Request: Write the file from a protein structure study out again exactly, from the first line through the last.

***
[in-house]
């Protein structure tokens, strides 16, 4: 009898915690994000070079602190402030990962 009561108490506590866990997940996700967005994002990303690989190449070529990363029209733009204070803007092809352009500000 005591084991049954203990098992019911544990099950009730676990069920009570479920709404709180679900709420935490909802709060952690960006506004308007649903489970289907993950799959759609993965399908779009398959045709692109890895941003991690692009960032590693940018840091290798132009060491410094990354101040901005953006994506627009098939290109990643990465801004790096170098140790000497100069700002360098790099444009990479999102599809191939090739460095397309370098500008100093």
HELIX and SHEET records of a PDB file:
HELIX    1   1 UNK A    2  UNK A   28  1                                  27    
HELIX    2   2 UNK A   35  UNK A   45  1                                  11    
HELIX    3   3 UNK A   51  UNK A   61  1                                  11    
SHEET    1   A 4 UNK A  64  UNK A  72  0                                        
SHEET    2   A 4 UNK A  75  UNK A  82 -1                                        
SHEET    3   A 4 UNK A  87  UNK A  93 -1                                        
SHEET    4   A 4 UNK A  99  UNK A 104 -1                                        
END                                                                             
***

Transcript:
[in-house]
């Protein structure tokens, strides 16, 4: 009898915690994000070079602190402030990962 009561108490506590866990997940996700967005994002990303690989190449070529990363029209733009204070803007092809352009500000 005591084991049954203990098992019911544990099950009730676990069920009570479920709404709180679900709420935490909802709060952690960006506004308007649903489970289907993950799959759609993965399908779009398959045709692109890895941003991690692009960032590693940018840091290798132009060491410094990354101040901005953006994506627009098939290109990643990465801004790096170098140790000497100069700002360098790099444009990479999102599809191939090739460095397309370098500008100093």
HELIX and SHEET records of a PDB file:
HELIX    1   1 UNK A    2  UNK A   28  1                                  27    
HELIX    2   2 UNK A   35  UNK A   45  1                                  11    
HELIX    3   3 UNK A   51  UNK A   61  1                                  11    
SHEET    1   A 4 UNK A  64  UNK A  72  0                                        
SHEET    2   A 4 UNK A  75  UNK A  82 -1                                        
SHEET    3   A 4 UNK A  87  UNK A  93 -1                                        
SHEET    4   A 4 UNK A  99  UNK A 104 -1                                        
END                                                                             